As researchers find out more about our genetic material and come up with ways to engineer our genes to enhance certain traits or prevent certain diseases from emerging, the less we should worry about genetic conditions or disorders arising from heredity. Right?
If you could use reproductive genetic technology to make sure that your child did not have a genetic disease, would you do it? That question is not science fiction anymore for many prospective parents.
If you have an increased risk of breast and ovarian cancer because of a variant in your genes, there are now ways to make sure you don’t pass that pathogenic variant along to the next generation.
If you and your partner each harbor a single gene for spinal muscular atrophy—and with it a 25 percent chance that each of your children will be born with a life-threatening degenerative disease—we can remake the odds, assuring that all your children will be born healthy.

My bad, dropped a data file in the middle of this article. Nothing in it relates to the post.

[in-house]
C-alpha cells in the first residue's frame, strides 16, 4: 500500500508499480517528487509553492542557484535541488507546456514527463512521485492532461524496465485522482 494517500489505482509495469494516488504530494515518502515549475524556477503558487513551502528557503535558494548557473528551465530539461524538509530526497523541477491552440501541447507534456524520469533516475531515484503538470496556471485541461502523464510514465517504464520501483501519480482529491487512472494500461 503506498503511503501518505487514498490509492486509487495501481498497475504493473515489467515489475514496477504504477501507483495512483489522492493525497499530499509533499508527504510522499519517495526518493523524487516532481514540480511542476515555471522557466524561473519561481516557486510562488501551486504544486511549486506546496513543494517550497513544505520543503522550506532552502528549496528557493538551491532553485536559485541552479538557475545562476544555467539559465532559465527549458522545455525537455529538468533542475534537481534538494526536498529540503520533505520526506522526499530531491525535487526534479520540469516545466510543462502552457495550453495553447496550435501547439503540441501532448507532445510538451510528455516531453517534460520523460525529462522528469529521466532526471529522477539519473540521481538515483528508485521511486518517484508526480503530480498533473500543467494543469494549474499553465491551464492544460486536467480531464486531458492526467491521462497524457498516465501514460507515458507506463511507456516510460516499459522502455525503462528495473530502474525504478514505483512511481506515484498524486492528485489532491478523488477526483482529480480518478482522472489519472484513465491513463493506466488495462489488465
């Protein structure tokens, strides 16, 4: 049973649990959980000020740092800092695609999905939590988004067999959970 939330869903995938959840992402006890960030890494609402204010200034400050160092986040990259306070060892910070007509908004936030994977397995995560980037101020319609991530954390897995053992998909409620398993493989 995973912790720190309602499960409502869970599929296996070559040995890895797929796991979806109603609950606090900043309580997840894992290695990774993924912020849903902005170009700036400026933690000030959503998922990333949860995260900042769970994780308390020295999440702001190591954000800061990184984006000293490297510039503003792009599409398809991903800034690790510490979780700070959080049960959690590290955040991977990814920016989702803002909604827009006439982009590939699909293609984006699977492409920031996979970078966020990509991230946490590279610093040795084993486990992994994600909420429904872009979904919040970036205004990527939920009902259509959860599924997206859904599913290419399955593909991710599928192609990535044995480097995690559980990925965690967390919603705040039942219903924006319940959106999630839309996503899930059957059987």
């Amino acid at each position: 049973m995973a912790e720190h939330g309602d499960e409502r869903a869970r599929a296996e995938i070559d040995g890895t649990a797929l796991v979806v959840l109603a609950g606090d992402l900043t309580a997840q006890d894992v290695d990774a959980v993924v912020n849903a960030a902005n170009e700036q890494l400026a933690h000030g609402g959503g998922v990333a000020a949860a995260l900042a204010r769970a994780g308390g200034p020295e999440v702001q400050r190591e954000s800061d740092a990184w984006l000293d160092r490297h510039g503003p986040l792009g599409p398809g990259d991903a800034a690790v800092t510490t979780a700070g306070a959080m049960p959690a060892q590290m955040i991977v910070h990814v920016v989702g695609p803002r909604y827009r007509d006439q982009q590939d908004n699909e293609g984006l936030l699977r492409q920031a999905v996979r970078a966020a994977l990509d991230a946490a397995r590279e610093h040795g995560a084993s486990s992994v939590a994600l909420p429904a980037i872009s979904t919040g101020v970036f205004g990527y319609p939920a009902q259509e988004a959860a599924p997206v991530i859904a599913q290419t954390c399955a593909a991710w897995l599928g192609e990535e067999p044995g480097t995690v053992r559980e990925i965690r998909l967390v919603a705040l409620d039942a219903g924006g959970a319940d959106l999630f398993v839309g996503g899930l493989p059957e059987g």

However, the question is no longer whether it is possible but rather is it accessible? These procedures aren't cheap which means only those with the resources can afford them leaving out people in lower economic classes who would also benefit if they could only gain access to it.
Apart from accessibility, there are the moral implications. Others doubt the ethics of the practice. Now that we are able to manipulate our genes, there is always the risk that this will be misused and abused.
Americans approve of interventions to reduce a child’s lifetime risk of cancer, but don’t want parents choosing their child’s eye color or selecting for higher intelligence, says an AP-NORC poll from 2018. We are in favor of healthier babies, but not “designer babies.”
What are your thoughts on the matter?
(Image credit: Bill Oxford/Unsplash)